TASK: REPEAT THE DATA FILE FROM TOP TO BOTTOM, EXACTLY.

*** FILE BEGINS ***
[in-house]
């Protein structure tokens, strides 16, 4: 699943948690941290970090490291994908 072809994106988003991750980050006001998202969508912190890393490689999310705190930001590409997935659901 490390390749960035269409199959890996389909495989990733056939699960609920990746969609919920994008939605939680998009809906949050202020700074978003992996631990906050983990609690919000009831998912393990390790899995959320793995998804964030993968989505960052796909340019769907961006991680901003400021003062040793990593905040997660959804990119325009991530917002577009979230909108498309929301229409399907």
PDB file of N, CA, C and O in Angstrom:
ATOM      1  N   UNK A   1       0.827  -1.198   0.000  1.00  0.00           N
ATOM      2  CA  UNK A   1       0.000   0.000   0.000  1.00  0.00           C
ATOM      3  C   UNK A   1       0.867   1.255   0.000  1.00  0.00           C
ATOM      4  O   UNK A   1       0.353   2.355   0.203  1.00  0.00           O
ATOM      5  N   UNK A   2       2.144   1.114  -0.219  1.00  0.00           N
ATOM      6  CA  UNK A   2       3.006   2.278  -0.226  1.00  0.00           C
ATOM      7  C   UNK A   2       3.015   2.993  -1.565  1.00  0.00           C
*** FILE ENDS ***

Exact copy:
[in-house]
């Protein structure tokens, strides 16, 4: 699943948690941290970090490291994908 072809994106988003991750980050006001998202969508912190890393490689999310705190930001590409997935659901 490390390749960035269409199959890996389909495989990733056939699960609920990746969609919920994008939605939680998009809906949050202020700074978003992996631990906050983990609690919000009831998912393990390790899995959320793995998804964030993968989505960052796909340019769907961006991680901003400021003062040793990593905040997660959804990119325009991530917002577009979230909108498309929301229409399907």
PDB file of N, CA, C and O in Angstrom:
ATOM      1  N   UNK A   1       0.827  -1.198   0.000  1.00  0.00           N
ATOM      2  CA  UNK A   1       0.000   0.000   0.000  1.00  0.00           C
ATOM      3  C   UNK A   1       0.867   1.255   0.000  1.00  0.00           C
ATOM      4  O   UNK A   1       0.353   2.355   0.203  1.00  0.00           O
ATOM      5  N   UNK A   2       2.144   1.114  -0.219  1.00  0.00           N
ATOM      6  CA  UNK A   2       3.006   2.278  -0.226  1.00  0.00           C
ATOM      7  C   UNK A   2       3.015   2.993  -1.565  1.00  0.00           C